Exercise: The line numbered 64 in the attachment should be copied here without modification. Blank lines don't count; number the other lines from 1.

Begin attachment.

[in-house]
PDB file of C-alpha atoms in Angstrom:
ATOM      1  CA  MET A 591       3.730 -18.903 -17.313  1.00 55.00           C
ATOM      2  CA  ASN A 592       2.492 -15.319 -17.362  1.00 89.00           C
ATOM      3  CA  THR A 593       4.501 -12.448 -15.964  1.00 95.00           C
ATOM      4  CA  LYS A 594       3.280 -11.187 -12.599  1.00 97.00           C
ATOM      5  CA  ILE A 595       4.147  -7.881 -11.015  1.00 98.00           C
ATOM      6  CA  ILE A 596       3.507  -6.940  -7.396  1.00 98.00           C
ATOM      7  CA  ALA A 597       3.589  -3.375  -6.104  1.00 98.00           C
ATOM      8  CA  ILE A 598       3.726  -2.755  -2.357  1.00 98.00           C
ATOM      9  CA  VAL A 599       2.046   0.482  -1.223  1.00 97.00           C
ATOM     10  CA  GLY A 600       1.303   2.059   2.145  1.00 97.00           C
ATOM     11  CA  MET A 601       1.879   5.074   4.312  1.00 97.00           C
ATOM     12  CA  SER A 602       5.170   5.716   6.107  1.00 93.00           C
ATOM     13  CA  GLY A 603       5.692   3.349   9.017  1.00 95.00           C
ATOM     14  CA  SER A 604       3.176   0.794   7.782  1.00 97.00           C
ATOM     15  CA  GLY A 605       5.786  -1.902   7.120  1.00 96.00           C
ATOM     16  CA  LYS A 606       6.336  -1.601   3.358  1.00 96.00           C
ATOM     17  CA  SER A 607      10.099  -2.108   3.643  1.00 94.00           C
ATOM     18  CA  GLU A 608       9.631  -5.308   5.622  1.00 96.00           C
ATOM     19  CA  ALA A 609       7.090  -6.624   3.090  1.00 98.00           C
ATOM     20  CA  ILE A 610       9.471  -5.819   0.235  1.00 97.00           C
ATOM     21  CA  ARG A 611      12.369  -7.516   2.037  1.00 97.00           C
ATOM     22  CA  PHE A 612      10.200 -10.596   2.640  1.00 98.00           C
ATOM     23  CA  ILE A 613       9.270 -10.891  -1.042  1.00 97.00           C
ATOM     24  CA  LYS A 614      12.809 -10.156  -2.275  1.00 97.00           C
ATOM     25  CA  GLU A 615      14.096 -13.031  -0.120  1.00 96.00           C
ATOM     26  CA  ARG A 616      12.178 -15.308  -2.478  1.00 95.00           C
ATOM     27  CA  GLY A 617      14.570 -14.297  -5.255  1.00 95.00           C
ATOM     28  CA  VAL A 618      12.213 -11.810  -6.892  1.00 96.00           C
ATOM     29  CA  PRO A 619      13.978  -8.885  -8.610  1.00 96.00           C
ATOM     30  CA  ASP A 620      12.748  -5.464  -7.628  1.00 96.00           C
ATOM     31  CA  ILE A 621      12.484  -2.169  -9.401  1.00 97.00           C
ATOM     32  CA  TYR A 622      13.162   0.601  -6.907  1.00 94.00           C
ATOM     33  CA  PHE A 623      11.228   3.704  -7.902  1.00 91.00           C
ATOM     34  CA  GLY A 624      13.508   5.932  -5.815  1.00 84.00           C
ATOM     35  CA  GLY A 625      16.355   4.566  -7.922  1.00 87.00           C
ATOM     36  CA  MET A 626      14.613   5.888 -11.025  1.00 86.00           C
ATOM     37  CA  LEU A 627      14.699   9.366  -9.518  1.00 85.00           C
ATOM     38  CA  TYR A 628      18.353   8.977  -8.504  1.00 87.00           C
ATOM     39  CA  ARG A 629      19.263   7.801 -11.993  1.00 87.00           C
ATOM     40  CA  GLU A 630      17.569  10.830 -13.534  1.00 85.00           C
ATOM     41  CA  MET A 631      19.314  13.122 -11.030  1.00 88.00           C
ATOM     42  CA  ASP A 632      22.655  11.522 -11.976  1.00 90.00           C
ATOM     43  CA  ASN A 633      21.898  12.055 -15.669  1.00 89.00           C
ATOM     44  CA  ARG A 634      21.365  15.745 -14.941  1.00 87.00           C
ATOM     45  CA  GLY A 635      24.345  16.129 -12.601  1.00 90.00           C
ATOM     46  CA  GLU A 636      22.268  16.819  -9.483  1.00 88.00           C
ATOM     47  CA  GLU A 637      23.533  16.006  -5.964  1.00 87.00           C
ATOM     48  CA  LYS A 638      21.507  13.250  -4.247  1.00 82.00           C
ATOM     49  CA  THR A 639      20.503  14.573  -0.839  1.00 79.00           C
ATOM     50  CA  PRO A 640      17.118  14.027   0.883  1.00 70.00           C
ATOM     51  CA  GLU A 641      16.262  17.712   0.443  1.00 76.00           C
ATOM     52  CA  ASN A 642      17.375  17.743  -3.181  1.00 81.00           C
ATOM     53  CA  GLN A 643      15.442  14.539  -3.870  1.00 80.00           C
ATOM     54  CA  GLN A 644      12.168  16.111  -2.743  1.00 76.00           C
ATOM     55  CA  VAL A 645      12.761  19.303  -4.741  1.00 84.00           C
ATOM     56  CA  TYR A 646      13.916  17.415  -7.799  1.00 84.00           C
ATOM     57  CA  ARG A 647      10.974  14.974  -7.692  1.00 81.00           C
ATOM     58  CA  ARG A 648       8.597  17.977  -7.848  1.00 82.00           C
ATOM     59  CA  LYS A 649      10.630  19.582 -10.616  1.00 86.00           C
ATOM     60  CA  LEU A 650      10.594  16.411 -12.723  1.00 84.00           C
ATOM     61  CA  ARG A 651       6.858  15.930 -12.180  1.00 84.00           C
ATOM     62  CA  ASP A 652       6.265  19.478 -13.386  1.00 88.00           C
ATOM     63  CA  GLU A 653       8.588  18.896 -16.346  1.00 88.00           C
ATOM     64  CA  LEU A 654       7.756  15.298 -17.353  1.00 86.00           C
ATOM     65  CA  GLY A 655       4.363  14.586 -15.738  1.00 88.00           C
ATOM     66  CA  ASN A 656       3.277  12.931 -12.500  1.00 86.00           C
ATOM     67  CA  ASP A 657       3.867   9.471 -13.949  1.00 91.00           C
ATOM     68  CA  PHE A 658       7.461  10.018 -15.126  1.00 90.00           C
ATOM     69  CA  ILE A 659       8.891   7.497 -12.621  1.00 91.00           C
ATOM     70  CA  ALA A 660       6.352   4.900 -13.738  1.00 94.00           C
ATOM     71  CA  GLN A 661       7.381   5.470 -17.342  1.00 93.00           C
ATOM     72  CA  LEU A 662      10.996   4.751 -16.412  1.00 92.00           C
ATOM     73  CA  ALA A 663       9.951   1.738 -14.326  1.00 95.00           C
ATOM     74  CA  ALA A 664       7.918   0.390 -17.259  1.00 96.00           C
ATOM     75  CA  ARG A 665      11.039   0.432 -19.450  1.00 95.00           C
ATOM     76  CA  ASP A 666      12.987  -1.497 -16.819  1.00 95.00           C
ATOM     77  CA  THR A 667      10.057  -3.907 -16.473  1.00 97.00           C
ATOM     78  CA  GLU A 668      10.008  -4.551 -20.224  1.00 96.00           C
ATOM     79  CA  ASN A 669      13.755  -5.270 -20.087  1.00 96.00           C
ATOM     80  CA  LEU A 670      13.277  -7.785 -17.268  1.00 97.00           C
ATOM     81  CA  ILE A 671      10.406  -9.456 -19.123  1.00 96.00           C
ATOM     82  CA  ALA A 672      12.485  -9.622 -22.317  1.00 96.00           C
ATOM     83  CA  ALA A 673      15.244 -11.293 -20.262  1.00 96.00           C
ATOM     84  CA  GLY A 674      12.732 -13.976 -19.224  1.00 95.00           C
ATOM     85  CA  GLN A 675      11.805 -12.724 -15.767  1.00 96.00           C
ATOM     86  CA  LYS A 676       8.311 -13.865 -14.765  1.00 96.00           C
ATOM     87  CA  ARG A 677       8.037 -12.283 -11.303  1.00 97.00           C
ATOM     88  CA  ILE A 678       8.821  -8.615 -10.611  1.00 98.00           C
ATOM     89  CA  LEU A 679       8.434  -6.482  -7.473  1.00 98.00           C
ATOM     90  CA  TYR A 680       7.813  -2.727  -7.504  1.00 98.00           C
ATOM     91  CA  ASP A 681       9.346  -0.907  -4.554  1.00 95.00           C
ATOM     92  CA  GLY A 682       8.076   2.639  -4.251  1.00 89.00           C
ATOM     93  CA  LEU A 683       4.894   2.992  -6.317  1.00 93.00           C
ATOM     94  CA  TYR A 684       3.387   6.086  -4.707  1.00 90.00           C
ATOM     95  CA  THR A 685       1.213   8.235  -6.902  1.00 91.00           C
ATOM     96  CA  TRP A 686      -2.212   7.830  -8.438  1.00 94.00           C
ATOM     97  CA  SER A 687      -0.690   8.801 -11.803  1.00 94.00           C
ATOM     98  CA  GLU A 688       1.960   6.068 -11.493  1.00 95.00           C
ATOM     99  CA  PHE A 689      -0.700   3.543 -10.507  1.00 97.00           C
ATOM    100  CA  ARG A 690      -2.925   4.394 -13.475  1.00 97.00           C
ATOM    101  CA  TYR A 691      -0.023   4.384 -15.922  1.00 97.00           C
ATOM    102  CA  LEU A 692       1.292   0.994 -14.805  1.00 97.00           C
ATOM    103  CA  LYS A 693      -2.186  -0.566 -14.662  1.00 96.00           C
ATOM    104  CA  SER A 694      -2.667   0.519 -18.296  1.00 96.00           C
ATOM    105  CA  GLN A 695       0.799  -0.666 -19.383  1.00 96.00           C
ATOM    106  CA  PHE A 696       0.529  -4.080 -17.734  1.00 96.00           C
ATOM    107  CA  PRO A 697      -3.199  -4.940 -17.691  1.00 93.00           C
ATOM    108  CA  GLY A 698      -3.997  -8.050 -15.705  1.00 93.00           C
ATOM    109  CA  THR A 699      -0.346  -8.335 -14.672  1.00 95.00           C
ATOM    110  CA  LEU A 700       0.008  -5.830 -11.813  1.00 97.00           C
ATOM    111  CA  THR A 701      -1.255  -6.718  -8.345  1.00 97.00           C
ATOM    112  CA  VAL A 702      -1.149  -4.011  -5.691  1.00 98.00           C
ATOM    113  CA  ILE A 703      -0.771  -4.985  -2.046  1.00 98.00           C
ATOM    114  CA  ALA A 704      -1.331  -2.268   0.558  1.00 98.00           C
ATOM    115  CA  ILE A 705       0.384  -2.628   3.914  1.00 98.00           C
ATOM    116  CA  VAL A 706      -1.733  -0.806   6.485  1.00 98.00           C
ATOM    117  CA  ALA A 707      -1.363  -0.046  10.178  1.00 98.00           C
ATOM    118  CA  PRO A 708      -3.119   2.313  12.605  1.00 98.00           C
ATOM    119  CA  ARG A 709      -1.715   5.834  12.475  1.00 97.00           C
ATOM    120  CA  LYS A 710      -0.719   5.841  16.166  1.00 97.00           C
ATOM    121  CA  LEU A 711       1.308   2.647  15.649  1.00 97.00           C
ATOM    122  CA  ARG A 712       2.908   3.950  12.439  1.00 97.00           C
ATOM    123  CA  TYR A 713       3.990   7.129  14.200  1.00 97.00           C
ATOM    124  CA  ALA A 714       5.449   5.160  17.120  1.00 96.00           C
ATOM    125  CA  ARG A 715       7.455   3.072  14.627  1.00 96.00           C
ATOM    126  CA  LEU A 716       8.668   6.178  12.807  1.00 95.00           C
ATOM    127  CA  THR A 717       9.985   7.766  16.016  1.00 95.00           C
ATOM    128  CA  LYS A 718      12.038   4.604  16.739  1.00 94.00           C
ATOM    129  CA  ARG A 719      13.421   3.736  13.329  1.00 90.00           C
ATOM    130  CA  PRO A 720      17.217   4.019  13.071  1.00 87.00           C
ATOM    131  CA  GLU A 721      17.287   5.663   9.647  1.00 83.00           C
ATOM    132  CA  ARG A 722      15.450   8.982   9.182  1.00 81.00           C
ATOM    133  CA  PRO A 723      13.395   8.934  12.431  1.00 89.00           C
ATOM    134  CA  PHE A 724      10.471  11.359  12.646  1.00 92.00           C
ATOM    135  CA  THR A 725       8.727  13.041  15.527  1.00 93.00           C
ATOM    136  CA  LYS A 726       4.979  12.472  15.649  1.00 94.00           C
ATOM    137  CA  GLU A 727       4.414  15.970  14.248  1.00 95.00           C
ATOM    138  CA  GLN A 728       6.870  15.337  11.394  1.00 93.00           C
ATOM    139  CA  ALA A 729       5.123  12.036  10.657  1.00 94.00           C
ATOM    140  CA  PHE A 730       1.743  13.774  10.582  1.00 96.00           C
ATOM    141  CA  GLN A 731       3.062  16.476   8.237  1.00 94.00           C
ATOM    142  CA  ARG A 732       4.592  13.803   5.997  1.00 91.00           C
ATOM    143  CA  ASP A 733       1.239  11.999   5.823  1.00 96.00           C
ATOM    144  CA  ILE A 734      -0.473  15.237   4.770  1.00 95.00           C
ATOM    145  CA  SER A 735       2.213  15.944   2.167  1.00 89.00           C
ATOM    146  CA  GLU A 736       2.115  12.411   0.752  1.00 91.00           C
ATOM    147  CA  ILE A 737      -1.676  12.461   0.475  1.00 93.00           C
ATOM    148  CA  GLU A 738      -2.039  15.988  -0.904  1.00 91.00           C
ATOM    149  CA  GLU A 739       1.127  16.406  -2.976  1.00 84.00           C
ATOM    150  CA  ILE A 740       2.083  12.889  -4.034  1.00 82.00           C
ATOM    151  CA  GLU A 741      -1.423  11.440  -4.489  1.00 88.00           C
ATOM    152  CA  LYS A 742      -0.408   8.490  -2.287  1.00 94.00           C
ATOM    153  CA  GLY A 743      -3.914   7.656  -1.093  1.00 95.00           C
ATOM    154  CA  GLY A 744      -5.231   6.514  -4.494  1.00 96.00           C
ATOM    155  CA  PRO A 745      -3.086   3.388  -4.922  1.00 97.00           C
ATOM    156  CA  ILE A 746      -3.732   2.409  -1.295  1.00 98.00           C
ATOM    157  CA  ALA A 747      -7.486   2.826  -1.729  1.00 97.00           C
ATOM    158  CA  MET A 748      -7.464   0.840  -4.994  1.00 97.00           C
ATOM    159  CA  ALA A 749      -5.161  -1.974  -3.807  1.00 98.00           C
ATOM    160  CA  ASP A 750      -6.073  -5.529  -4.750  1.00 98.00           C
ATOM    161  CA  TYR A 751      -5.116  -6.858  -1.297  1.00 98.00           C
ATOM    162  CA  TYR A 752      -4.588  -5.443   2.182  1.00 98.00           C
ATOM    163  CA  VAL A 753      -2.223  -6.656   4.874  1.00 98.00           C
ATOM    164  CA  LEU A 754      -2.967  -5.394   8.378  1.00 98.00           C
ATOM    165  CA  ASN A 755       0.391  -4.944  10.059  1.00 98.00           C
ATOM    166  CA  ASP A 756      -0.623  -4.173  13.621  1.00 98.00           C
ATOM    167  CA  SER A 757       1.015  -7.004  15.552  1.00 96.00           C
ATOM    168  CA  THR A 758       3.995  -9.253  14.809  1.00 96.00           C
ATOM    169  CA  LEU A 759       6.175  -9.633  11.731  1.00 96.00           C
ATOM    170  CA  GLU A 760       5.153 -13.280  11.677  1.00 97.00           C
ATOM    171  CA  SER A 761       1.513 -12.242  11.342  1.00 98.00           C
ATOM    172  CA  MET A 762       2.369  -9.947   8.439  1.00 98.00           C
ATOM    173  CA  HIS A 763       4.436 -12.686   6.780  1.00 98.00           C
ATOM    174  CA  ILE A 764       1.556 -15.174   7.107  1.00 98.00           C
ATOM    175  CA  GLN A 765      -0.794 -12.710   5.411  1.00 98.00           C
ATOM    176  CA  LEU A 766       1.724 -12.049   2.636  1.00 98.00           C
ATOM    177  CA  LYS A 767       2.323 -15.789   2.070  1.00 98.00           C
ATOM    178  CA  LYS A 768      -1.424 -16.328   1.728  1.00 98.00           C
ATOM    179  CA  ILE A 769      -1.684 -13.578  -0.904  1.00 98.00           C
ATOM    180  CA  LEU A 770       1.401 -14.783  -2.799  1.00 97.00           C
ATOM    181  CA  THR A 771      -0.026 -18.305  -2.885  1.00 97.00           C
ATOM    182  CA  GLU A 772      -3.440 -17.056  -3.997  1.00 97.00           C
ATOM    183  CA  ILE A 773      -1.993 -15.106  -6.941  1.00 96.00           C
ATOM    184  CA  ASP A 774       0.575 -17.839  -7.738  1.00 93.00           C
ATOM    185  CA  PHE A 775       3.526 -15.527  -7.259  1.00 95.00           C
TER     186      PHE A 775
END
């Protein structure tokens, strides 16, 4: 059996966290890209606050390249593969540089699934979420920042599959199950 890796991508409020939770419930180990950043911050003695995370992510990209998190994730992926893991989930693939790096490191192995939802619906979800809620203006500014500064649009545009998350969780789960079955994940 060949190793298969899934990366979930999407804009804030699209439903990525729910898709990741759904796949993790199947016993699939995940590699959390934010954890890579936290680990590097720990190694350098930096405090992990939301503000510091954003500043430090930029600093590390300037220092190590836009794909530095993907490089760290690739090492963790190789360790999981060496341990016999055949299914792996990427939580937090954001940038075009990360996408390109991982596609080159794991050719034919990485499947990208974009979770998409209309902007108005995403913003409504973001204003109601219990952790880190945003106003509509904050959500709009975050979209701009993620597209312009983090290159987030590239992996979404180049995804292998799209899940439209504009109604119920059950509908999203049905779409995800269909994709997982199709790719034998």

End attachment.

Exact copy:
ATOM     62  CA  ASP A 652       6.265  19.478 -13.386  1.00 88.00           C